December 19, 2012 09:00 ET

New Orleans is Well Prepared to Host its Tenth Super Bowl Next January

New Orleans has been undergoing extensive construction to prepare itself for the Super Bowl in 2013, which coincides with the Mardi Gras season. Despite the size of the projects, the citywide makeover is coming to a close on time. As the city prepares itself to host the biggest Super Bowl it has seen yet, projects are expected to wrap up by the January 15 deadline. Additional venues and activities have been planned, exciting residents and tourists alike for the upcoming Super Bowl.

NEW ORLEANS, LOUISIANA--(Marketwire - Dec. 19, 2012) - All eyes will be on New Orleans next year, and the city knows it. With 2013's Super Bowl XLVII coinciding with New Orleans' Mardi Gras season, the city has been undergoing extensive projects to prepare for increased traffic, tourists, and media attention.

While some are saying that Super Bowl and Carnival celebrations will start as soon as football fans land in New Orleans, others are saying excitement is already on the rise for football fans still in other cities and states. Super Bowl fan sites such as are emerging, preparing fans before they even get to Louisiana.

New Orleans is getting ready to put on its best face, which has included the building of new infrastructure, undergoing renovations, and doing landscaping. Construction at the airport is preparing the city for the influx of visitors, and changes to roads and traffic plans, while a hassle for residents during the construction process, is sure to make things run smoothly during the busy events next year.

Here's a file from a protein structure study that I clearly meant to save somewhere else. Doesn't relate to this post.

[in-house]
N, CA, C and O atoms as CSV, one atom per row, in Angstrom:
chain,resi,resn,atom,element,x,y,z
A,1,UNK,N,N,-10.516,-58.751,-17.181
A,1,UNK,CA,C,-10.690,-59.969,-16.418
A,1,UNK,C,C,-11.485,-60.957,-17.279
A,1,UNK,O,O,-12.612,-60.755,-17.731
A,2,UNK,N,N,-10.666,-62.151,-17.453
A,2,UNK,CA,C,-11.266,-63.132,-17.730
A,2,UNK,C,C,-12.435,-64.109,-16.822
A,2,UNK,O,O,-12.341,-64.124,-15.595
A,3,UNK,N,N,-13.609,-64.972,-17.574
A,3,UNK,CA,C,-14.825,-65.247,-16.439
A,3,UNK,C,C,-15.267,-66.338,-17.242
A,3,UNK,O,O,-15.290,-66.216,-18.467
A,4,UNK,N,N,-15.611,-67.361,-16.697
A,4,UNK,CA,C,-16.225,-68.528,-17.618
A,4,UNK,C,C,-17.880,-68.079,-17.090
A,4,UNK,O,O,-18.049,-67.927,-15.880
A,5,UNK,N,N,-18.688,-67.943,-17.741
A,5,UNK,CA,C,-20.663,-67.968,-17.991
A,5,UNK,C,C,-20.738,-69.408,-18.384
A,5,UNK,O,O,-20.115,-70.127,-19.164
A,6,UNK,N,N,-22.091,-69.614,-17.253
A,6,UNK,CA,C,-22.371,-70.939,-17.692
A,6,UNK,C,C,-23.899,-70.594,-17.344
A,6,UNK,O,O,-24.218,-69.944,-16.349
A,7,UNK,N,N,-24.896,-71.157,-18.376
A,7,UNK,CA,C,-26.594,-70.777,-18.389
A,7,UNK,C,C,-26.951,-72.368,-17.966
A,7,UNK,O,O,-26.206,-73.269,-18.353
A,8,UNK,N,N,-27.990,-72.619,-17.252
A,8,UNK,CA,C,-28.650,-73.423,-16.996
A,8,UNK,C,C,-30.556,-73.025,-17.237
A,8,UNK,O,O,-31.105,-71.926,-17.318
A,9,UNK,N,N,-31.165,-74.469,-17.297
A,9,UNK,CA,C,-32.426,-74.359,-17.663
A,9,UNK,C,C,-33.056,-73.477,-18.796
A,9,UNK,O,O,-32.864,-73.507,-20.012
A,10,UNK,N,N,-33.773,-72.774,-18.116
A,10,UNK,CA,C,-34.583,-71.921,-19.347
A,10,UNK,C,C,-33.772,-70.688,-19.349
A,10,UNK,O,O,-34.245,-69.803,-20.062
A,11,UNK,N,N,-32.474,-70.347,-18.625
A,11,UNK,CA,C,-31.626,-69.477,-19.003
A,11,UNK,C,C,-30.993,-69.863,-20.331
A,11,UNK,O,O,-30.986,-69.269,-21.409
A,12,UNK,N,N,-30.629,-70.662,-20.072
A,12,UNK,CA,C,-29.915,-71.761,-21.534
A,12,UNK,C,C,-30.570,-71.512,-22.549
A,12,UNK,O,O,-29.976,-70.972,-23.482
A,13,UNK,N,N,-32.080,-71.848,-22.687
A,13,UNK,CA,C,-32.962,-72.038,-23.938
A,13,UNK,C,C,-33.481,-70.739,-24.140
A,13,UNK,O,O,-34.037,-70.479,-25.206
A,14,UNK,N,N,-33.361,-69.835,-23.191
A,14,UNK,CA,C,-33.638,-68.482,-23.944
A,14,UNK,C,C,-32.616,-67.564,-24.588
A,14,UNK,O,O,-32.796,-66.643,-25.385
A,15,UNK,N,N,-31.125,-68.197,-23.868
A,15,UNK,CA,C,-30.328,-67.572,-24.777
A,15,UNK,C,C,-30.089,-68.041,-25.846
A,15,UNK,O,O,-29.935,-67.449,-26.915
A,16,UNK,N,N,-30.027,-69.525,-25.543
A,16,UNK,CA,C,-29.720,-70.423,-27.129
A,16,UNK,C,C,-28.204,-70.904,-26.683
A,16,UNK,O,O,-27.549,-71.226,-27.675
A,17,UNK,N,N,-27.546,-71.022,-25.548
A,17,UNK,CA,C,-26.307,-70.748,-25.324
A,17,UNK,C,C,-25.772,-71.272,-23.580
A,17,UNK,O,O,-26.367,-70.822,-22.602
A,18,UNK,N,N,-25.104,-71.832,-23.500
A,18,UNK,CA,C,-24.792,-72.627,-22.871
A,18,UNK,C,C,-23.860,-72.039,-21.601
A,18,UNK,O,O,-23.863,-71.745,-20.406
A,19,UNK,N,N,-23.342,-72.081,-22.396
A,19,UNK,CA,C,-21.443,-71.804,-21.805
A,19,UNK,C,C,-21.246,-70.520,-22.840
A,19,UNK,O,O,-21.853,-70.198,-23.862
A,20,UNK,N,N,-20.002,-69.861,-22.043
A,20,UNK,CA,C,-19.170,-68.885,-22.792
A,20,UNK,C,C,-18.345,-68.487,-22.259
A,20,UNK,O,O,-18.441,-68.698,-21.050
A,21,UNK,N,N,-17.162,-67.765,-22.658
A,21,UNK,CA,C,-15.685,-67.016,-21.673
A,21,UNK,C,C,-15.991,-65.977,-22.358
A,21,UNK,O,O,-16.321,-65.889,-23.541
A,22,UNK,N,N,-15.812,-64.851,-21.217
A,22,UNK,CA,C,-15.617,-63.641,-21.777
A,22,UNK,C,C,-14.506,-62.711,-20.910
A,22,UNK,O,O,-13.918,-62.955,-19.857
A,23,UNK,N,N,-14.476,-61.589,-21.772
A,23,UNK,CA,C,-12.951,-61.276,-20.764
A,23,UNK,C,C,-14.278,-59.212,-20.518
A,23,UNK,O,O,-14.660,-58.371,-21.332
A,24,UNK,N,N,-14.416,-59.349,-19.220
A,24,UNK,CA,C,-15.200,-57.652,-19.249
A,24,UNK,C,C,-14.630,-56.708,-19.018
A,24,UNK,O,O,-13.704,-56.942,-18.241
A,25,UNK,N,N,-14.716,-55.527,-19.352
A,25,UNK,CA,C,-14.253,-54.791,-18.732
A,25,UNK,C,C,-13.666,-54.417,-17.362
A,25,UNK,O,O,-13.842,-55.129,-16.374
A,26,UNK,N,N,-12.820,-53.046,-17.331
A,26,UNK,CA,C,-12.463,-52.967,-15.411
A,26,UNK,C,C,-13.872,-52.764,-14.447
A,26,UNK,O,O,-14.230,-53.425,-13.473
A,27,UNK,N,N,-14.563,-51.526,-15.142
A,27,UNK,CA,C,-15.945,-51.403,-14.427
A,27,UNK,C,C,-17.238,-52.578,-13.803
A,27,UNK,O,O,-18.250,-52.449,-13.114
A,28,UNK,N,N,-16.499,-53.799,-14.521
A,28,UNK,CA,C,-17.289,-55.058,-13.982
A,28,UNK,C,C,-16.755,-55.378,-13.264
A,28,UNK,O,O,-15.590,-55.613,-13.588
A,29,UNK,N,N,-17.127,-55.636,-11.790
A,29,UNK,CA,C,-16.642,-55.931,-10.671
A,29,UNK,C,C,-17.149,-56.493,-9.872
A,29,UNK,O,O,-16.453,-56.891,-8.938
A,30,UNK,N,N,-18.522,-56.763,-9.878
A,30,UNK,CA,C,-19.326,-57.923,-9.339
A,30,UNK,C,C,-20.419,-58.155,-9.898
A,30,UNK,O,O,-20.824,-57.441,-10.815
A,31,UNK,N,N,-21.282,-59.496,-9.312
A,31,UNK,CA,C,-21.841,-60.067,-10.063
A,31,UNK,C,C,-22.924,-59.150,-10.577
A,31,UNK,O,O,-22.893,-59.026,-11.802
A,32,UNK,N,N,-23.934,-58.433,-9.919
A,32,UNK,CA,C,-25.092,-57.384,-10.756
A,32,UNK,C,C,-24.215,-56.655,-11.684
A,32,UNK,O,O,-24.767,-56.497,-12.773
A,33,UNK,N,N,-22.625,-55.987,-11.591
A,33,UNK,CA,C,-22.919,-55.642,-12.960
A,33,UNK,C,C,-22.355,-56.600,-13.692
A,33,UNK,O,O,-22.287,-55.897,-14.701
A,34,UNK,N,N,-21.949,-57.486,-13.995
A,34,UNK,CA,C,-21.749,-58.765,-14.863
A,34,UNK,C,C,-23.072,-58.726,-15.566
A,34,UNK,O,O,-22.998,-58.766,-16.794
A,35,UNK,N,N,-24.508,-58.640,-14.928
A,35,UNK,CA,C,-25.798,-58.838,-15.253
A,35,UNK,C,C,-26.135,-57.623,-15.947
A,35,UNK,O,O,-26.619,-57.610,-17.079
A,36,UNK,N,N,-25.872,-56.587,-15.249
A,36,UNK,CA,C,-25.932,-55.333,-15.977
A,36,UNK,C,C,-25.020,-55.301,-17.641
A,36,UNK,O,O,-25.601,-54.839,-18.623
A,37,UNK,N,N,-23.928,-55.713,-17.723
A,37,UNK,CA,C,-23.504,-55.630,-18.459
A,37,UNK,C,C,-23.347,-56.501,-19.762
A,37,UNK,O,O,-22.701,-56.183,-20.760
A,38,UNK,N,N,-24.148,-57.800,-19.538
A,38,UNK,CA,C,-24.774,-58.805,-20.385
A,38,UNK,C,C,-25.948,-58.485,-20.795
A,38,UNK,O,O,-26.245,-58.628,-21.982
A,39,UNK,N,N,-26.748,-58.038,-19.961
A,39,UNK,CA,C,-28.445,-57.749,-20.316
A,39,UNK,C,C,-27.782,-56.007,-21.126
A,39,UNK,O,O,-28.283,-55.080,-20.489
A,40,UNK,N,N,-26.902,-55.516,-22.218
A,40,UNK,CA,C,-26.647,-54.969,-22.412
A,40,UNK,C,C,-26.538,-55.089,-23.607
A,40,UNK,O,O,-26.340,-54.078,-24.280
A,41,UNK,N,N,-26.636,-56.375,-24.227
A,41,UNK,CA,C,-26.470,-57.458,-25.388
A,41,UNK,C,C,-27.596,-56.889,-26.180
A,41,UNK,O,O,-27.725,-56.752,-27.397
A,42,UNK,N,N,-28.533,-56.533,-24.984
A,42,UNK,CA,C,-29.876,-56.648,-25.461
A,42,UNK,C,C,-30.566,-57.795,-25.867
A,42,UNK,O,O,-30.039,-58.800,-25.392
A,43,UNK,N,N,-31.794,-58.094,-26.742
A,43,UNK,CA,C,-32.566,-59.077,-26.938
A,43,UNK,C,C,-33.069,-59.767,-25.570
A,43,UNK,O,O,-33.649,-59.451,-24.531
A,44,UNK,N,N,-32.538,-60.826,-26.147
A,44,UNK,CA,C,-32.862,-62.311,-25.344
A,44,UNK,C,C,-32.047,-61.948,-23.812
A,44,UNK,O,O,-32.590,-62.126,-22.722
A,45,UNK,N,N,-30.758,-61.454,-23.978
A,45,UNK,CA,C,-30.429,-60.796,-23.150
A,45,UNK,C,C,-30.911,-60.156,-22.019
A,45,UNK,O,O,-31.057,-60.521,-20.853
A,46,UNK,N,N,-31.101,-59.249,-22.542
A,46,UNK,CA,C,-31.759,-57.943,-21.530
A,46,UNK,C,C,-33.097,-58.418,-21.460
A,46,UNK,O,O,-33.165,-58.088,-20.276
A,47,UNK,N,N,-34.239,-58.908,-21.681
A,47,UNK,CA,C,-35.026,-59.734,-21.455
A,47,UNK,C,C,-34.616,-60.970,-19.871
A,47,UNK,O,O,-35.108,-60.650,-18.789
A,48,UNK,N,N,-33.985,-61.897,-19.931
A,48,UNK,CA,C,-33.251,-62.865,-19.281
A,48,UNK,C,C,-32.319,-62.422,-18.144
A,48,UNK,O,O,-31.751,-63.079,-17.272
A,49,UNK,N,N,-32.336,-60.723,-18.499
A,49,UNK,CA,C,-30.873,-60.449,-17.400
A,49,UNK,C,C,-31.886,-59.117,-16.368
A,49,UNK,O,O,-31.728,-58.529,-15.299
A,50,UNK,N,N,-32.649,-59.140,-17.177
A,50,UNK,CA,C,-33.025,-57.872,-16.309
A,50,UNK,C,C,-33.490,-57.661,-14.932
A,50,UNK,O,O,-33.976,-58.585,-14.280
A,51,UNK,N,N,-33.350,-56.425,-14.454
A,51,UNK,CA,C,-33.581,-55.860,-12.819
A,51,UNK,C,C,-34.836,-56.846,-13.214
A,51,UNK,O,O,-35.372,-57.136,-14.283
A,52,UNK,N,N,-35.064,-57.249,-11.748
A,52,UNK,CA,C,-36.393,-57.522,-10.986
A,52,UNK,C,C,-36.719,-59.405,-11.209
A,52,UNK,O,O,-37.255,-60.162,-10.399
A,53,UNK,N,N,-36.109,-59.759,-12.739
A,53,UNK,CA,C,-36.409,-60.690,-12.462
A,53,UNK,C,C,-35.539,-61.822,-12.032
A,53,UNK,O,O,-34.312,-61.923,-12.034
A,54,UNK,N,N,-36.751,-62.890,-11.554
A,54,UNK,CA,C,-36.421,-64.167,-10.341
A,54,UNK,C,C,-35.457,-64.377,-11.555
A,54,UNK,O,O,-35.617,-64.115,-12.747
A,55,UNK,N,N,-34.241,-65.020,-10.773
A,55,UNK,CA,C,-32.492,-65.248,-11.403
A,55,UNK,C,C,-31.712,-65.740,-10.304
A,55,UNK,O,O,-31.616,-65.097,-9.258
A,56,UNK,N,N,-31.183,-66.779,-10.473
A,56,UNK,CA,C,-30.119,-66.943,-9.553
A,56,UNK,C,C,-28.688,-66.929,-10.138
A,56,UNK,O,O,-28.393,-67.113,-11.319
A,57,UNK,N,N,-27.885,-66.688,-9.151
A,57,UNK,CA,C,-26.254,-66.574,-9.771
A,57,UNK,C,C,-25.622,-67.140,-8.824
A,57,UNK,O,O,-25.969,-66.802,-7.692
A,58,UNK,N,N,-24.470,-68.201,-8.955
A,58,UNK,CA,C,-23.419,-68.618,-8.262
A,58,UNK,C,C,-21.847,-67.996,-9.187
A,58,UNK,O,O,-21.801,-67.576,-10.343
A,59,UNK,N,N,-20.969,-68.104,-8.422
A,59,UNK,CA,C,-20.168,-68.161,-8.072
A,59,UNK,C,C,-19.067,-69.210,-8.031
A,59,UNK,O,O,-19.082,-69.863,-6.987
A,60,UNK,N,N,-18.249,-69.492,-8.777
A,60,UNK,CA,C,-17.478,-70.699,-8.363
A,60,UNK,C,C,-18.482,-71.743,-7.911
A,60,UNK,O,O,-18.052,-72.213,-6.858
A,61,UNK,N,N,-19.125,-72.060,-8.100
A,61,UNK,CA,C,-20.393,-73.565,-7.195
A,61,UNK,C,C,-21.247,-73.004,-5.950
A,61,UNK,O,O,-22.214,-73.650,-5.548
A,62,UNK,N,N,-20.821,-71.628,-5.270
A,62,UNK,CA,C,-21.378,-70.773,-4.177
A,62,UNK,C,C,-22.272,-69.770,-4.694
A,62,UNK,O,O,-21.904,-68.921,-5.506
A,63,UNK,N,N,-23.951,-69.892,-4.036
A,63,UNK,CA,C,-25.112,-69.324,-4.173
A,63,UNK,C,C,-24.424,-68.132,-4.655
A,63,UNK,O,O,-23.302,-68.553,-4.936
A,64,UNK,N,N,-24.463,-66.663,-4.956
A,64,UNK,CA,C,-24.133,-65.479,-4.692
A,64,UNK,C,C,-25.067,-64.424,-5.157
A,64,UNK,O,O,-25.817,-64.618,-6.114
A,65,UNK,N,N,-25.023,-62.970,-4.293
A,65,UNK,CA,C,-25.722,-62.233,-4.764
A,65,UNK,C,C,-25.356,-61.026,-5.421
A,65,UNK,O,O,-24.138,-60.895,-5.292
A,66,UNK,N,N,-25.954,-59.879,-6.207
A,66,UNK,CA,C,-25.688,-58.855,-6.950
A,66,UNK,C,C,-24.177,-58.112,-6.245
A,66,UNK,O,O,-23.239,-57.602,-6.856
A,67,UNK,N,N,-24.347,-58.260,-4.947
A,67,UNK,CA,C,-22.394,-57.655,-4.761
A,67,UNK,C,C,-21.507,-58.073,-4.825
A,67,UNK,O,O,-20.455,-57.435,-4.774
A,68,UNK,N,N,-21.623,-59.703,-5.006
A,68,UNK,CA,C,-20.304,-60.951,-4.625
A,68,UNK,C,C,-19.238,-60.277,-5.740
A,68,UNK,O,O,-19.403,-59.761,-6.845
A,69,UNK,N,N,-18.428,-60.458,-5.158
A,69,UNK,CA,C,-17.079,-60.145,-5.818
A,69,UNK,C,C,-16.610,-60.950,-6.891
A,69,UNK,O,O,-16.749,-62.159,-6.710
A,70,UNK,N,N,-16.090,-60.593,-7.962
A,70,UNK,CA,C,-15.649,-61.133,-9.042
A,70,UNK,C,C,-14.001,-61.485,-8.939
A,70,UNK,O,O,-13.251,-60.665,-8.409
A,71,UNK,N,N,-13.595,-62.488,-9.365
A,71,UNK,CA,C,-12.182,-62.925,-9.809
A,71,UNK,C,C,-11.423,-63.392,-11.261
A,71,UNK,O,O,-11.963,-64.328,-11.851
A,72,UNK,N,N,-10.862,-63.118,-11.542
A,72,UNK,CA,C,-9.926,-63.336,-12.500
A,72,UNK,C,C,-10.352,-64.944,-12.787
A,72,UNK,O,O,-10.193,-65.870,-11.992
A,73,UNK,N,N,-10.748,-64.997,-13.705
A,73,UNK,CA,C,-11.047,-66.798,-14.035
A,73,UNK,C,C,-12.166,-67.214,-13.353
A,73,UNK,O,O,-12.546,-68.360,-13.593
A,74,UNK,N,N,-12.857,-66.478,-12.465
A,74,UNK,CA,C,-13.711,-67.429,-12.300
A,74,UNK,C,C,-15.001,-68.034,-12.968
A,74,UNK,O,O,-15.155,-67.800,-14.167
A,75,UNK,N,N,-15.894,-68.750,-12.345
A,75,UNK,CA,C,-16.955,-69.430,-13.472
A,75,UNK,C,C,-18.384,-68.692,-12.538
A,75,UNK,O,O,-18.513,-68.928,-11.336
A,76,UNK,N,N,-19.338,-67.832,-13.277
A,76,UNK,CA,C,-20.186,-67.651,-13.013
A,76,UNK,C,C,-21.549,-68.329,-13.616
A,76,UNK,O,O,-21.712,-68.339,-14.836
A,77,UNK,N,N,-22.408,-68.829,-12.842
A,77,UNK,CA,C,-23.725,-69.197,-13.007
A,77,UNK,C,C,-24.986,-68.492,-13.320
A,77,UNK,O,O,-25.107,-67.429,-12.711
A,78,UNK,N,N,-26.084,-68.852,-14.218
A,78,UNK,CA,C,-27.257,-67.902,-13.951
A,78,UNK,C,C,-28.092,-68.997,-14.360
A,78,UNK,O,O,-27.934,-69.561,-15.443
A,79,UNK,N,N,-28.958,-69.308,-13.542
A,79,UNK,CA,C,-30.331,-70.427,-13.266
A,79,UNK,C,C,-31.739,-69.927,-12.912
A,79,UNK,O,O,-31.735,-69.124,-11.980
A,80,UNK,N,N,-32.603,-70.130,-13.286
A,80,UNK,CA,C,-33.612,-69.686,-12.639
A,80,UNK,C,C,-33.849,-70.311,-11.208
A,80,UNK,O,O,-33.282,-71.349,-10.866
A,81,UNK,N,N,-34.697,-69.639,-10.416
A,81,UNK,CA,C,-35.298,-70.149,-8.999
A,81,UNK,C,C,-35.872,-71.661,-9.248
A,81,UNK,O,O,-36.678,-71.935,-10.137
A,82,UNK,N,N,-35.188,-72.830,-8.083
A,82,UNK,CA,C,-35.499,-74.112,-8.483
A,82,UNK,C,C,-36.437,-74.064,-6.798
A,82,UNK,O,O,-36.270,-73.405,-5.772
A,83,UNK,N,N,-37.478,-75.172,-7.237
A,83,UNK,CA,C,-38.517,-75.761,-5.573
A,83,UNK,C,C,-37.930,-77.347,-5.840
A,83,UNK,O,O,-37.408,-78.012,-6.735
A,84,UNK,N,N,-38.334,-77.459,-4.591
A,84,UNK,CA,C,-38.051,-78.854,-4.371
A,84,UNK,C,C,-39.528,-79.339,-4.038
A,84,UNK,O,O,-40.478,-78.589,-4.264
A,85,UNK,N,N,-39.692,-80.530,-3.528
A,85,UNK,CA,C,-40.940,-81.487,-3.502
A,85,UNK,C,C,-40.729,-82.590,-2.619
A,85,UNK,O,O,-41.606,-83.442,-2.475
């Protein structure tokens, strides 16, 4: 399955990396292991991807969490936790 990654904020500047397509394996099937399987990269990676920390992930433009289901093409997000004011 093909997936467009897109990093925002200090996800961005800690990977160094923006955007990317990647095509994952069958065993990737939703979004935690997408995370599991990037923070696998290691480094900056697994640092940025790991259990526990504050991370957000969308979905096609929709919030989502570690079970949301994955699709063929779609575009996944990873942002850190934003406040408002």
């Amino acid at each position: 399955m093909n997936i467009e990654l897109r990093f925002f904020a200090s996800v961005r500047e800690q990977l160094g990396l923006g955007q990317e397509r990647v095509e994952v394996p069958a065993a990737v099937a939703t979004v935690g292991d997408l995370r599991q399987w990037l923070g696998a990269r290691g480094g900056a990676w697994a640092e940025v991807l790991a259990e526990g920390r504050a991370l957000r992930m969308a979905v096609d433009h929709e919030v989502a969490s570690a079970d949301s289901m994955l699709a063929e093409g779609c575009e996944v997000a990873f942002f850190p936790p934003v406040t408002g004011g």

Additional projects the city has been working on include a new Loyola streetcar, which is planned to run through the city's Central Business District to Canal Street. This project, which was given a $45 million Federal Transportation grant, is already 80 percent finished and well on its way to being complete in time for the Super Bowl. New Orleans is also in the process of extending the "park and ride" system that is currently in place by better managing the space and increasing security. All projects are on their way to being complete by the January 15 deadline and well before the start of the Super Bowl.

All of these preparations are exciting the people of New Orleans. Not only is the city getting ready to host their tenth Super Bowl, tying them with Miami as the city to host the most Super Bowls, but it is also going to be considerably bigger than the last Super Bowl hosted by the city in 2002. While 86.6 million people watched the Super Bowl hosted by New Orleans in 2002, more than 111.3 million are expected to watch this season, which is a 28 percent increase.

As a result, New Orleans is ready to make the event bigger and better, combining it with a Mardi Gras celebratory feel. The North Causeway is undergoing a $1.4 million decorative lighting project, the 36-foot high roman numerals to be set up on Super Bowl Boulevard will put on a sound and light show, and the NFL Tailgate Party is designed to hold close to 10,000 people.

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